Then, as we waited to land in Inverness, we had several laps of the Moray Firth whilst three helicopters did some rotary wing shenanigans below us. We had lovely views of Chanonry Point, the Kessock Bridge and Fort George.
Inverness was a new airport for us. It appears to be having some upgrade work done, although just turning off all the easyJet announcements would have helped immeasurably. Honestly, we were treated to the full gamut of [and I'm paraphrasing here] "You plebs can wait, whilst the important folk get on", "OK, plebs, your turn now, but if your cabin luggage is too big or heavy, tough snit" and "Come on, Passenger So-and-so, you're late, hurry up or we're gonna go without you." All repeated umpteen times, at ear-splitting volume, in a less than silky smooth manner. Thankfully, the time between our Loganair flights was only an hour.
We made it down to East Midlands Airport on time only to discover that Second Born was just leaving home to pick us up. I think this was probably my fault, for not passing on details of a change of flight times. Not to worry, Our Lass and I hadn't had lunch, so we explored the delights of a Greggs outlet, sampling festively-themed savoury pasties, the much-vaunted veggie rolls and some sweet mince pies.
Then we were whisked down the M1 to see Second Born's latest home for the first time. As we arrived in the dark, we couldn't be sure, but daylight confirmed what we thought, the little estate was built on the site of a pub, The Leathern Bottle, which we used to drive past years ago. But her new home is oh so cosy and although the grass in the back garden is artificial, surrounding mature gardens provide plenty of nature interest (Our Lass and I were absorbing the heady delights of such exotic species as Blue, Great and Long-tailed Tits, Grey Squirrels and Robins).
The following morning, I had a very Dad job to do. Whilst there was a newish-looking aerial in the loft, and it was securely mounted and pointing in the correct direction, there wasn't a signal at any of the TV points throughout the house. Hmmmm. There were loads of cables in the loft: four for satellite tv reception (not in use), four unterminated ones emanating from a huge multi-purpose face plate in the lounge (mains x 4, satellite x 2, terrestrial x2, Ethernet x 1), one from the aerial to nowhere and one from an amplifier to one of the bedrooms.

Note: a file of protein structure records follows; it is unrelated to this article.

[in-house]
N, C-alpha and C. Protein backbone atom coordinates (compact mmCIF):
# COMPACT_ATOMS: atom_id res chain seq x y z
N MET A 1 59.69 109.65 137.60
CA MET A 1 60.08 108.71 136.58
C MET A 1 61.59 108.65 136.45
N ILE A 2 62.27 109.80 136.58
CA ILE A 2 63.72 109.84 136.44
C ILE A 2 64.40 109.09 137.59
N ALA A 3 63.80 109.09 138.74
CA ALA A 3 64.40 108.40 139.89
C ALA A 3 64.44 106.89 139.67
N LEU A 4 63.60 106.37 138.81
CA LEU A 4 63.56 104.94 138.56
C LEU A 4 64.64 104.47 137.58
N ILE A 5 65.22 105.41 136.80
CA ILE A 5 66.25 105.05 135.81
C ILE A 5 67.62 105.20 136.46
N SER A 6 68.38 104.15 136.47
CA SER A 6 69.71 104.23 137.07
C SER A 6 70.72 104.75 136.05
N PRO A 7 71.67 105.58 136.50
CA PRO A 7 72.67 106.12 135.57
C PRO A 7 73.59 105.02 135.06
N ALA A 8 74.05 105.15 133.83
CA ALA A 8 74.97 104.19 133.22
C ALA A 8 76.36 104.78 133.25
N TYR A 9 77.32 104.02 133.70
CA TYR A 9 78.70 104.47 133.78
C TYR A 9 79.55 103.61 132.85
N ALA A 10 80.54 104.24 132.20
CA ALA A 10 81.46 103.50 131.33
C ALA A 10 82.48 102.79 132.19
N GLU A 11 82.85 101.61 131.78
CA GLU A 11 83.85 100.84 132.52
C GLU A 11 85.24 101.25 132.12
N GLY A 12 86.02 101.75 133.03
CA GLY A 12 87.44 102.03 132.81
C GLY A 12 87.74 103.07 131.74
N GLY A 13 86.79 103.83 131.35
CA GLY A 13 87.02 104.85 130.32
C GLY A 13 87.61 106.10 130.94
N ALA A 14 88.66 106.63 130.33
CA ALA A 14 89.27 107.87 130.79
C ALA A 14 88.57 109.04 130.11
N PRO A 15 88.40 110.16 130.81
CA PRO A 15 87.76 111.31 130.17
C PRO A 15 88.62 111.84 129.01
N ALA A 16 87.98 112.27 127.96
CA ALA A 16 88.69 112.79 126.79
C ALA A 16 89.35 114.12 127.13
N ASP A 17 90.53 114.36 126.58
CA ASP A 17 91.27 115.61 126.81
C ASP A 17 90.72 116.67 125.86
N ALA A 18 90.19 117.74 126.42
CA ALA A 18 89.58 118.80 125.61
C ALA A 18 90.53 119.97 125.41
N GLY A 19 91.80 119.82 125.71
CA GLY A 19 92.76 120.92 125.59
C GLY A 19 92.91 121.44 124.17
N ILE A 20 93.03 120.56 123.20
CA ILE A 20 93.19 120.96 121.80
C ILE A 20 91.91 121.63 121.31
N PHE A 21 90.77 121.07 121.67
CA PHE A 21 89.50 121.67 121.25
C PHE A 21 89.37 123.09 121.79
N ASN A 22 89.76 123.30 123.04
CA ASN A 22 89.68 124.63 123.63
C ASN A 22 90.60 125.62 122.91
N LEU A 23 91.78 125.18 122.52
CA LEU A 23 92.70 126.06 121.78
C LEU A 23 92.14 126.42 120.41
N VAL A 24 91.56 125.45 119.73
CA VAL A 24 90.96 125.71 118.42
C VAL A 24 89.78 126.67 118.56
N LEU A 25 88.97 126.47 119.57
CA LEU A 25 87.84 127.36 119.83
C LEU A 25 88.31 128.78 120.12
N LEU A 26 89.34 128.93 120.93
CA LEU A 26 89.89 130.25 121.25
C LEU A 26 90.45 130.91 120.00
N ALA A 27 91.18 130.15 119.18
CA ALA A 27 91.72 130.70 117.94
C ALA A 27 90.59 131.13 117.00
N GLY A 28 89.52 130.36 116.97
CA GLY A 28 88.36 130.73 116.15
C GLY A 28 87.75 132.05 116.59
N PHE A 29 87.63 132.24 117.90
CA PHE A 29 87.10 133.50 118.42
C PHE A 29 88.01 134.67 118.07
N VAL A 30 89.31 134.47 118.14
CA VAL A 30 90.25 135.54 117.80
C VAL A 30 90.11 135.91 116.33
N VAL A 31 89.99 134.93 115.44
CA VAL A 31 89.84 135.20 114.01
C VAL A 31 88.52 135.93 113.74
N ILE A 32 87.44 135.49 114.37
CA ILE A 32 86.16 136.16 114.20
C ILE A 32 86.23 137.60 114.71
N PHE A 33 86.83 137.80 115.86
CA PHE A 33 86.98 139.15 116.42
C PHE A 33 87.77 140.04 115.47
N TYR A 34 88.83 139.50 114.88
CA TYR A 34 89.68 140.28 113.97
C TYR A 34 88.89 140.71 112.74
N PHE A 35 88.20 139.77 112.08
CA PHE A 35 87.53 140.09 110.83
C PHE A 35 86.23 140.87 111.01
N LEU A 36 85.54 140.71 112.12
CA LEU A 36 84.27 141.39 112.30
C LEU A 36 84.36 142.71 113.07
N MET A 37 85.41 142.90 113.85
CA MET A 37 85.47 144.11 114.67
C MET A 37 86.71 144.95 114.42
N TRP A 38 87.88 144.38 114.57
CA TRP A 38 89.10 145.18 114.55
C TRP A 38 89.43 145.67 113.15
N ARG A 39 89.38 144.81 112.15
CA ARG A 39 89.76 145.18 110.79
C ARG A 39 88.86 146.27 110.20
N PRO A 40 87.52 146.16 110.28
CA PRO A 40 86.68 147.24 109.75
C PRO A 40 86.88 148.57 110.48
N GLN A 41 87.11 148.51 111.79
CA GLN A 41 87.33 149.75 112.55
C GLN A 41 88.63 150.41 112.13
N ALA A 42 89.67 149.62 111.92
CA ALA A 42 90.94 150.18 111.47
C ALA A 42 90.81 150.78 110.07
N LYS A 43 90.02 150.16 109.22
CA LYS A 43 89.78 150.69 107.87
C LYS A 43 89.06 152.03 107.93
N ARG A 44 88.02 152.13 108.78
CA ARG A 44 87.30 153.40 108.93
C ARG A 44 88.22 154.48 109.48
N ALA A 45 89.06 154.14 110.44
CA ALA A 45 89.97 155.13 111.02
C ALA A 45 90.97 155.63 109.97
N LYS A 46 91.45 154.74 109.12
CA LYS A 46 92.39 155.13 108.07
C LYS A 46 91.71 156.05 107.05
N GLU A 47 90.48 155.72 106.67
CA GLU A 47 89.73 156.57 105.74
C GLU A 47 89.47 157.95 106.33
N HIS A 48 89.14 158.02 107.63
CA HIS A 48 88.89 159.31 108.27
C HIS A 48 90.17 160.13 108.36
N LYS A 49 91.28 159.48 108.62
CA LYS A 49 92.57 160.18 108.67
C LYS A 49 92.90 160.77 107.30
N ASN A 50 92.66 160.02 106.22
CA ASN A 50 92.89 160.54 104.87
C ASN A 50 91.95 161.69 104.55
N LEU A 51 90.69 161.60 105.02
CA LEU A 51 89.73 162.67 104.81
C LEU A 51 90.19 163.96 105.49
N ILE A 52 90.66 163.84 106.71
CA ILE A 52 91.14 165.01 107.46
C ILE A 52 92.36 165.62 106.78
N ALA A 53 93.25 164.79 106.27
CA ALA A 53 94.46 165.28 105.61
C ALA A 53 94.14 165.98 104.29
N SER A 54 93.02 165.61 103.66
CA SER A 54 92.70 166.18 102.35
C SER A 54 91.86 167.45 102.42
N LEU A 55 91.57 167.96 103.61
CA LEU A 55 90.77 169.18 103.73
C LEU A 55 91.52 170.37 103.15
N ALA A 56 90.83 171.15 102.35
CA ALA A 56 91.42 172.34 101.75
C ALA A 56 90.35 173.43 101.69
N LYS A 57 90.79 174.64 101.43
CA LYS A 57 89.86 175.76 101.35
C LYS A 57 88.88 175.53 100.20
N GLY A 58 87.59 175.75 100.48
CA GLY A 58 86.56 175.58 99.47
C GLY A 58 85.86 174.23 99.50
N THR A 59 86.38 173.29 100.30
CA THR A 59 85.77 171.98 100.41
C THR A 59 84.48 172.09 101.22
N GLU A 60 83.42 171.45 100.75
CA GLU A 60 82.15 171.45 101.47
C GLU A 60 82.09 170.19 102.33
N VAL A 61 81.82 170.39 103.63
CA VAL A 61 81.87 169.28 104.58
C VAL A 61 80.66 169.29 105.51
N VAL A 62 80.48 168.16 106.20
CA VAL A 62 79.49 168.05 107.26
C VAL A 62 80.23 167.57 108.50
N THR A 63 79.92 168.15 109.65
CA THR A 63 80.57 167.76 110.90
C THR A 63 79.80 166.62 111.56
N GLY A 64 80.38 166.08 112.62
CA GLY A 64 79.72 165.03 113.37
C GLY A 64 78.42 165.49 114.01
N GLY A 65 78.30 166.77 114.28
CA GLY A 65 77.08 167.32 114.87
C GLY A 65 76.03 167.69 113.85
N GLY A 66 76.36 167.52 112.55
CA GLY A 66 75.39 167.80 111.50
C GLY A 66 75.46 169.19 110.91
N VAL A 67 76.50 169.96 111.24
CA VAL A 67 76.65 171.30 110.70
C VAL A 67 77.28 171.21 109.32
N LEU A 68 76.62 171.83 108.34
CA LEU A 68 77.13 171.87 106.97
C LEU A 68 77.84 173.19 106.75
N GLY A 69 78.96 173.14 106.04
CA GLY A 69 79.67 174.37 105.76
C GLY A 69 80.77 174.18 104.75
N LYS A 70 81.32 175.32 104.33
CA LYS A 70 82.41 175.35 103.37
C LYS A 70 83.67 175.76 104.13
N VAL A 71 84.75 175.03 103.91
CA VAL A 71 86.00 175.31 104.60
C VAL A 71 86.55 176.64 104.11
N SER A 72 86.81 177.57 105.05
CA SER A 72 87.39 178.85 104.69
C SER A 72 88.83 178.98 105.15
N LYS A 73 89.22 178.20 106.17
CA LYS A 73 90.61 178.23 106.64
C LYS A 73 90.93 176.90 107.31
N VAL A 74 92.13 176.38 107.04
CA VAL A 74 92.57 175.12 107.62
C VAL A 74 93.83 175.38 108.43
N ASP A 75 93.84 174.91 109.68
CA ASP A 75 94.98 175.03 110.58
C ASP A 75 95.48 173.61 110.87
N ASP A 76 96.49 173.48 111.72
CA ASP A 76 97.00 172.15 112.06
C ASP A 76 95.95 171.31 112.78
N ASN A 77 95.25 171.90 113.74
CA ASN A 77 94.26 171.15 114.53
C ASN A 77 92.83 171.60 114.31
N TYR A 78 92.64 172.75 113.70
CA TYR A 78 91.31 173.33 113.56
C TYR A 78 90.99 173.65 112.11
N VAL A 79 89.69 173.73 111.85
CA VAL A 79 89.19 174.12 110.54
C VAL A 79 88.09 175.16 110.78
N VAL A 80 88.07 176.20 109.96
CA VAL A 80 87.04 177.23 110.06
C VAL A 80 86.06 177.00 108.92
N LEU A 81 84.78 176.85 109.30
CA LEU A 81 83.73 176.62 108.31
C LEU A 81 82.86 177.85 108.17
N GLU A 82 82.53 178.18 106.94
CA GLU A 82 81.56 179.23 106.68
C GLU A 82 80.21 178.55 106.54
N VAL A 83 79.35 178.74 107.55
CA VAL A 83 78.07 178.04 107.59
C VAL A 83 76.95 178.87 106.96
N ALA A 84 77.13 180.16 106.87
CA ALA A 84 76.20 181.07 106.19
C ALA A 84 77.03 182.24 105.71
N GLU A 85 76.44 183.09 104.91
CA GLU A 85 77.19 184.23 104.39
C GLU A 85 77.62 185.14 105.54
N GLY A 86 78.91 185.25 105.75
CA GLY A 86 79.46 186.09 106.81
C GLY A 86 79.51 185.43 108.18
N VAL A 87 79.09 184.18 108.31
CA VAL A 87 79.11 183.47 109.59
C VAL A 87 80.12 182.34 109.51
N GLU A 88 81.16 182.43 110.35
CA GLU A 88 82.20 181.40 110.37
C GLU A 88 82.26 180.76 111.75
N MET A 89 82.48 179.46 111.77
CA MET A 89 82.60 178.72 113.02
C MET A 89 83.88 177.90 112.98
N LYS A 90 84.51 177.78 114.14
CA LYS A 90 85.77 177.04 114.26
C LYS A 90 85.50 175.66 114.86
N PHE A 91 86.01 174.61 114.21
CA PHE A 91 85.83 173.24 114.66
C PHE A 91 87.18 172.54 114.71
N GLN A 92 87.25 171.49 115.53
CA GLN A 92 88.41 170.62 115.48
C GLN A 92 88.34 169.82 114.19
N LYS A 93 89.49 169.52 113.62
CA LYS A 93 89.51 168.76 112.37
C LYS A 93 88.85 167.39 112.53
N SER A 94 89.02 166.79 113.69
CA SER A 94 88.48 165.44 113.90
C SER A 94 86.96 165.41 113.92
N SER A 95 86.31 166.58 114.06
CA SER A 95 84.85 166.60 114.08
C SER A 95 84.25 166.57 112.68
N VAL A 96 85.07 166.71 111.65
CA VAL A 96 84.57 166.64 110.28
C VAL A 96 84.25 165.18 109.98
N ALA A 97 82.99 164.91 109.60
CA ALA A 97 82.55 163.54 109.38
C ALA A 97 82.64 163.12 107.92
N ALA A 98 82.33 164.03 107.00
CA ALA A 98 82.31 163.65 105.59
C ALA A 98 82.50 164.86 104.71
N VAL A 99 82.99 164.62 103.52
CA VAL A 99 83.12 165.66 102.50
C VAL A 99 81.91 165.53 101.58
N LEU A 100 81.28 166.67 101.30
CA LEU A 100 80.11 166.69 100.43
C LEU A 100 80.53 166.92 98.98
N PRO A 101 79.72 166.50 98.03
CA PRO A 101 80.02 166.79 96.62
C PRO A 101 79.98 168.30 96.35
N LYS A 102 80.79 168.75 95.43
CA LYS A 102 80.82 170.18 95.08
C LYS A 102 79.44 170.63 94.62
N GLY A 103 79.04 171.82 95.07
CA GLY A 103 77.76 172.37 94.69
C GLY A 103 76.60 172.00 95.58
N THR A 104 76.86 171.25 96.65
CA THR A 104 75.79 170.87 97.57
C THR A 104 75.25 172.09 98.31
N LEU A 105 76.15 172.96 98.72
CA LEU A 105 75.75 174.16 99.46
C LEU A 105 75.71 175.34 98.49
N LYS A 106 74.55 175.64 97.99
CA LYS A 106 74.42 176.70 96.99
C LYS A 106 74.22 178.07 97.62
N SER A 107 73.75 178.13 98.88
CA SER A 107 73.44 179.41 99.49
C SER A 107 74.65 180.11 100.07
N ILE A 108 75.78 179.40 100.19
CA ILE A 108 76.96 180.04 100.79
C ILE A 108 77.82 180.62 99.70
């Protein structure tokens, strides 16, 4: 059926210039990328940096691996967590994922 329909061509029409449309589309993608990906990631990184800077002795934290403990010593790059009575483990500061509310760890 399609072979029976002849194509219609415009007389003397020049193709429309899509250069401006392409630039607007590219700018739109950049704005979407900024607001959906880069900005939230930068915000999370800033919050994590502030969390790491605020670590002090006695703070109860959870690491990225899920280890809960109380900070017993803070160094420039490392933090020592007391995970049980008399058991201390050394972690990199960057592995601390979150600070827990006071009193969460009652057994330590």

It was straight forward enough to use some of the spare cable to patch the aerial to the amplifier input, then pick one of the four lounge cables and connect it to the amplifier output. However, this did not have the desired result of putting a picture on the television.
|Photo courtesy of Second Born|
Once that was sorted, we needed a bit of relaxation, so went to purchase a Christmas tree, some outdoor clothing and many bras. These last items proved to be somewhat educational for me as I had previously assumed, in a work-related manner, that 'non-wired' meant WiFi. Apparently not.
Second Born then proceeded to decorate her tree, and my heart just melted when I saw this wee cutey!
The next day saw us heading northwards to Huddersfield to visit First Born. Here we are in SB's car, whizzing along the M1, past Little Linford Wood, the scene of a year's monthly blogging back in 2012.
Following another afternoon of clothes shopping, in the evening we all went to a nearby restaurant for a meal. Then talked Star Trek late into the night (well, late for me).
For the next leg of our trip, we had booked tickets for a train journey from Huddersfield to Middlesbrough. Unfortunately, when we arrived at the station on Sunday morning, it was to discover that our train was cancelled. We bundled ourselves onto a different train, which was headed in roughly the right direction, and made contact with my brother to see if he could intercept us somewhere along our new route.
Thankfully, he could, so we arrived in Middlesbrough just about at the same time that we would've done if things had gone to plan. After lunch, we visited my dad, then caught a taxi to a hotel next to Newcastle Airport, ready for our flight home the following morning.
I think that there were more folk looking after our plane than there were passengers to board it (fuel tanker not shown).
The journey was made interesting by the refusal of our electronic boarding cards (on various devices, in various formats) to be read by the scanners in Security, Duty Free or the departure gate. Oh how we laughed.
The final flight, from Aberdeen to Kirkwall, was full, such that the air stewardess had her work cut out to serve everyone tea and biscuits before it was time to land again.
We arrived home to a clear, still evening, with a hint of frost, but we knew we would be waking up to gale force winds and lashing rain. There was nothing for it, we locked the door, turned the heating up and made ourselves a hot toddy, before going to bed early to recover from our mad dashings hither, thither and yon.